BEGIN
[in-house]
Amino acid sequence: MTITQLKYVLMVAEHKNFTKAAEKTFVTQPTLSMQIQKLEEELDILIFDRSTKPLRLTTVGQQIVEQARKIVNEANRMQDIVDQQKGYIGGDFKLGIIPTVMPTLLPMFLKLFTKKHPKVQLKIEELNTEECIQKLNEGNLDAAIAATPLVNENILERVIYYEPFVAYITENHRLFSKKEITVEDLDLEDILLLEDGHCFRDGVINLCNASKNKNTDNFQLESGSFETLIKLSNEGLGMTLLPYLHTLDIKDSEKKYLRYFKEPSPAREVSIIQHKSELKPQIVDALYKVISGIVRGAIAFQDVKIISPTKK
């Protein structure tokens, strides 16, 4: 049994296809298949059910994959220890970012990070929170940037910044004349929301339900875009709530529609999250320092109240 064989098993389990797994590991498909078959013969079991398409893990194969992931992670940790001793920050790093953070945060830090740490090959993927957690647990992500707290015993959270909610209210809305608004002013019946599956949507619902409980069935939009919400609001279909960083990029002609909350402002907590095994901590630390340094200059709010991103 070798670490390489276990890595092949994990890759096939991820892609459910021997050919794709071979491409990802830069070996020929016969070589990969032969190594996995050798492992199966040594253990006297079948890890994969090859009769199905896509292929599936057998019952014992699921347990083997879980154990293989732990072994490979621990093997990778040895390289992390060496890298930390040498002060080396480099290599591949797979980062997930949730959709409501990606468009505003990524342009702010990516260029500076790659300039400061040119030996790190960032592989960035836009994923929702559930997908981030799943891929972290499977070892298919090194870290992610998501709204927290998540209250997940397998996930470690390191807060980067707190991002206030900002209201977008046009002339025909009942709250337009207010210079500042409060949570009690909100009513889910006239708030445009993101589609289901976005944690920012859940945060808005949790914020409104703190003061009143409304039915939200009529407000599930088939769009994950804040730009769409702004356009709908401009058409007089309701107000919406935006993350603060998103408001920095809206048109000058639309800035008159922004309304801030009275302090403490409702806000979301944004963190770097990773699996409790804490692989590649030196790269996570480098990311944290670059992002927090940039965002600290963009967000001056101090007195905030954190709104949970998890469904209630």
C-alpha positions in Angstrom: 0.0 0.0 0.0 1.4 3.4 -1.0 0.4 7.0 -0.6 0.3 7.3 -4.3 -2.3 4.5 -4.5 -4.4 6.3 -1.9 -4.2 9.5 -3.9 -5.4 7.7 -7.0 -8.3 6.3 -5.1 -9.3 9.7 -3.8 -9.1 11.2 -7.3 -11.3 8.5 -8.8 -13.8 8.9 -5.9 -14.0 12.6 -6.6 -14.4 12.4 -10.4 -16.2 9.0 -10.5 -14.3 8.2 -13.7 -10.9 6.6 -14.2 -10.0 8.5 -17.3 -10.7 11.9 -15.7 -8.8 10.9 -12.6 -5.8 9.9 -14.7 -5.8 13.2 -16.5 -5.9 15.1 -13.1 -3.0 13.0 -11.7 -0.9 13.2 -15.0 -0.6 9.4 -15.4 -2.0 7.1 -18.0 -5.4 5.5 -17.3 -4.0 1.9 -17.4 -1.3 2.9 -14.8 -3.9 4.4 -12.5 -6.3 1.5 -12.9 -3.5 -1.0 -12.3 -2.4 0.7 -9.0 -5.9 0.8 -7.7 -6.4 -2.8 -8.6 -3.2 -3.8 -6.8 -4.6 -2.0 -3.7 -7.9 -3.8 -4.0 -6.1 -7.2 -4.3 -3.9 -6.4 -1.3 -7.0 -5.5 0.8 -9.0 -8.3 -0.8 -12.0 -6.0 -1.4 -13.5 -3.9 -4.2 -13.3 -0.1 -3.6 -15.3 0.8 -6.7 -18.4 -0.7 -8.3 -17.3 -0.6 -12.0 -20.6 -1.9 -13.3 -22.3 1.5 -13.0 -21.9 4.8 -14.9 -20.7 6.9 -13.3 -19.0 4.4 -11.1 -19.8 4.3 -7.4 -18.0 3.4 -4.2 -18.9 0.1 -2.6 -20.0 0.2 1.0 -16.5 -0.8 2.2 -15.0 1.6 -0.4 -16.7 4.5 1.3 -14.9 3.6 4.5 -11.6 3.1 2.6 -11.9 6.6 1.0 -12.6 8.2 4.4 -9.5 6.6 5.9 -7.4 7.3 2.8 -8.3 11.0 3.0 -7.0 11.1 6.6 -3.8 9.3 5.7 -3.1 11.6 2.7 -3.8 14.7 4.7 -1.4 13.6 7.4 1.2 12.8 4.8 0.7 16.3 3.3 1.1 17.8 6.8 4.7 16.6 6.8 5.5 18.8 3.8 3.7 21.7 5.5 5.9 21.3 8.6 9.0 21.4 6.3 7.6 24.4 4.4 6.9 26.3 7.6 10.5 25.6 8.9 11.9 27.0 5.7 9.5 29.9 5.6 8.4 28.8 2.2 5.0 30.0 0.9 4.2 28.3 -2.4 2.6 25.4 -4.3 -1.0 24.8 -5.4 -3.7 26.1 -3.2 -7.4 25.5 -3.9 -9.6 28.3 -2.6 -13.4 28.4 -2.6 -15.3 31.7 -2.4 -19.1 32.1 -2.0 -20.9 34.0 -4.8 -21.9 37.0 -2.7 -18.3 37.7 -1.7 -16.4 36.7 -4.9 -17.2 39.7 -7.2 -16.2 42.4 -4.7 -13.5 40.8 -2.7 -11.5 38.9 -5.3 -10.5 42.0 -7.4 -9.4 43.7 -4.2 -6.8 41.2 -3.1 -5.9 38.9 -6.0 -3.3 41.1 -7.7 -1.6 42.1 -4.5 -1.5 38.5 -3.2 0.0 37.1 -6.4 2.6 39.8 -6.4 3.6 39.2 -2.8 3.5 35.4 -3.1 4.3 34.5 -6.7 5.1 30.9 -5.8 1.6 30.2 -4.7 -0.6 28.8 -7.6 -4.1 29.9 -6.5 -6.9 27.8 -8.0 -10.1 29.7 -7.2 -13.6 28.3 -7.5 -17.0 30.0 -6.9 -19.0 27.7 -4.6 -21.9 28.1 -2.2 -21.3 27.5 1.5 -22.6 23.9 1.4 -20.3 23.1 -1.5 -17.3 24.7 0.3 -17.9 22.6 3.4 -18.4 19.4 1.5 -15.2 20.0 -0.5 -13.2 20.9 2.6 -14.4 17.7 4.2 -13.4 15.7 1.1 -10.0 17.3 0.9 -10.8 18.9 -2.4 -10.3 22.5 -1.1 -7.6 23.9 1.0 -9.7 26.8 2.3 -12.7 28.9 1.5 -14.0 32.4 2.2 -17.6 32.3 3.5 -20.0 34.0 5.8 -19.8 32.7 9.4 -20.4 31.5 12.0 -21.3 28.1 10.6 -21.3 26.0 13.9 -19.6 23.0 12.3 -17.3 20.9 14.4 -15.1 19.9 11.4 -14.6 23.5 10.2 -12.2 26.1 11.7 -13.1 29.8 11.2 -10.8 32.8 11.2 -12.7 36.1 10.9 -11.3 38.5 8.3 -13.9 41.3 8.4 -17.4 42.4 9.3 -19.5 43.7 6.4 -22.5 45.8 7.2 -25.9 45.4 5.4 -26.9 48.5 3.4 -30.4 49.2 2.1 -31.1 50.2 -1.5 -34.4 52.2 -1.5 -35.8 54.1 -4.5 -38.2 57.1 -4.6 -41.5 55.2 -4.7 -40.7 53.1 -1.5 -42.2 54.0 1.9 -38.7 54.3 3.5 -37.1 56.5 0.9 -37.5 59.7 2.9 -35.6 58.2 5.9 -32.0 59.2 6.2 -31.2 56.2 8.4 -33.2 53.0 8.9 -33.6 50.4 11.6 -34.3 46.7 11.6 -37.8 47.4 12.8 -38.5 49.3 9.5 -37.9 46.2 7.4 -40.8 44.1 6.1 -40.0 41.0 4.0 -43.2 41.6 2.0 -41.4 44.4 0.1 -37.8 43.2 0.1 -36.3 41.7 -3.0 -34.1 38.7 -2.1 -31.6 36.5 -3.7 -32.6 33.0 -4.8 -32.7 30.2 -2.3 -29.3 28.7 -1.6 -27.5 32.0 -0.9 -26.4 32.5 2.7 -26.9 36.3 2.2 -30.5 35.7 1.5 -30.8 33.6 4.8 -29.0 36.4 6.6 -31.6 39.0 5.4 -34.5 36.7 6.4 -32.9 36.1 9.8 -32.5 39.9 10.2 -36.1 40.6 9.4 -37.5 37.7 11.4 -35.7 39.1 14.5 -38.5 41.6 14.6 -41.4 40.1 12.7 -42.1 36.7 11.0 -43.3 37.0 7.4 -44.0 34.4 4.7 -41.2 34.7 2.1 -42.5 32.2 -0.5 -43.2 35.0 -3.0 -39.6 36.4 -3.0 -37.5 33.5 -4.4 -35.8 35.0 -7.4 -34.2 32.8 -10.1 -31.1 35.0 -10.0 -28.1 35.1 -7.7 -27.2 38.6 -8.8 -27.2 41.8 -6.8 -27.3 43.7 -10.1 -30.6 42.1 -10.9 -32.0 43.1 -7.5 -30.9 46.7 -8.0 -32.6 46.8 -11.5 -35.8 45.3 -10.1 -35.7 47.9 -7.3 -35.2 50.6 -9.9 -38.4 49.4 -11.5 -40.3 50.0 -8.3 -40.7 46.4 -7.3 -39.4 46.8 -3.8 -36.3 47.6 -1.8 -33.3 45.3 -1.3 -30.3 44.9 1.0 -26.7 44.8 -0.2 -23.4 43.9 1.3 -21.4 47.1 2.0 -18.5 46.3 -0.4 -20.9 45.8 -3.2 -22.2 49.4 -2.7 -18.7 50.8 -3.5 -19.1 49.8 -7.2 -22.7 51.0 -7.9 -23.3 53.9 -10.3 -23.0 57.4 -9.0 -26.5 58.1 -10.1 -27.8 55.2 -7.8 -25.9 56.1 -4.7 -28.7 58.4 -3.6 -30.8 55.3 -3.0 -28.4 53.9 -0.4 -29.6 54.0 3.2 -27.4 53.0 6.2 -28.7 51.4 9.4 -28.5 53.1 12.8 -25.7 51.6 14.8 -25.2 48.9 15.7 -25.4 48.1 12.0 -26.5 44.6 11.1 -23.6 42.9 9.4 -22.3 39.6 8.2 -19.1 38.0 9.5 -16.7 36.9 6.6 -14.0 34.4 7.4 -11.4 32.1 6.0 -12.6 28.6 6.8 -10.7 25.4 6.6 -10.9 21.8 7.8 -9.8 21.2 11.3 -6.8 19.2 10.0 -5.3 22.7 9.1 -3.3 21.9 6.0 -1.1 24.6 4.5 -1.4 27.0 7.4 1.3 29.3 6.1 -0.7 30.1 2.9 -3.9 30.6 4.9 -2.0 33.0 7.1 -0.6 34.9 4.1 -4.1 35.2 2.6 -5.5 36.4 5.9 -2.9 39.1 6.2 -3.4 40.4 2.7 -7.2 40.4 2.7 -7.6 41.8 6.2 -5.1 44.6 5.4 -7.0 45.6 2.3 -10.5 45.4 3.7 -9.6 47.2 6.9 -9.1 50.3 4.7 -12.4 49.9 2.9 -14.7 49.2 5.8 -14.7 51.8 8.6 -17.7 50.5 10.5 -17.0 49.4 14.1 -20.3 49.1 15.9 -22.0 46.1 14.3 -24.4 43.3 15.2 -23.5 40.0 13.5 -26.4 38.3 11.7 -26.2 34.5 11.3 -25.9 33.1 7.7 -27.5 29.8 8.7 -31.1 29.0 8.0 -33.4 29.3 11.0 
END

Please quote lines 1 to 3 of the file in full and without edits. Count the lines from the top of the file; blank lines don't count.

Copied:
[in-house]
Amino acid sequence: MTITQLKYVLMVAEHKNFTKAAEKTFVTQPTLSMQIQKLEEELDILIFDRSTKPLRLTTVGQQIVEQARKIVNEANRMQDIVDQQKGYIGGDFKLGIIPTVMPTLLPMFLKLFTKKHPKVQLKIEELNTEECIQKLNEGNLDAAIAATPLVNENILERVIYYEPFVAYITENHRLFSKKEITVEDLDLEDILLLEDGHCFRDGVINLCNASKNKNTDNFQLESGSFETLIKLSNEGLGMTLLPYLHTLDIKDSEKKYLRYFKEPSPAREVSIIQHKSELKPQIVDALYKVISGIVRGAIAFQDVKIISPTKK
């Protein structure tokens, strides 16, 4: 049994296809298949059910994959220890970012990070929170940037910044004349929301339900875009709530529609999250320092109240 064989098993389990797994590991498909078959013969079991398409893990194969992931992670940790001793920050790093953070945060830090740490090959993927957690647990992500707290015993959270909610209210809305608004002013019946599956949507619902409980069935939009919400609001279909960083990029002609909350402002907590095994901590630390340094200059709010991103 070798670490390489276990890595092949994990890759096939991820892609459910021997050919794709071979491409990802830069070996020929016969070589990969032969190594996995050798492992199966040594253990006297079948890890994969090859009769199905896509292929599936057998019952014992699921347990083997879980154990293989732990072994490979621990093997990778040895390289992390060496890298930390040498002060080396480099290599591949797979980062997930949730959709409501990606468009505003990524342009702010990516260029500076790659300039400061040119030996790190960032592989960035836009994923929702559930997908981030799943891929972290499977070892298919090194870290992610998501709204927290998540209250997940397998996930470690390191807060980067707190991002206030900002209201977008046009002339025909009942709250337009207010210079500042409060949570009690909100009513889910006239708030445009993101589609289901976005944690920012859940945060808005949790914020409104703190003061009143409304039915939200009529407000599930088939769009994950804040730009769409702004356009709908401009058409007089309701107000919406935006993350603060998103408001920095809206048109000058639309800035008159922004309304801030009275302090403490409702806000979301944004963190770097990773699996409790804490692989590649030196790269996570480098990311944290670059992002927090940039965002600290963009967000001056101090007195905030954190709104949970998890469904209630």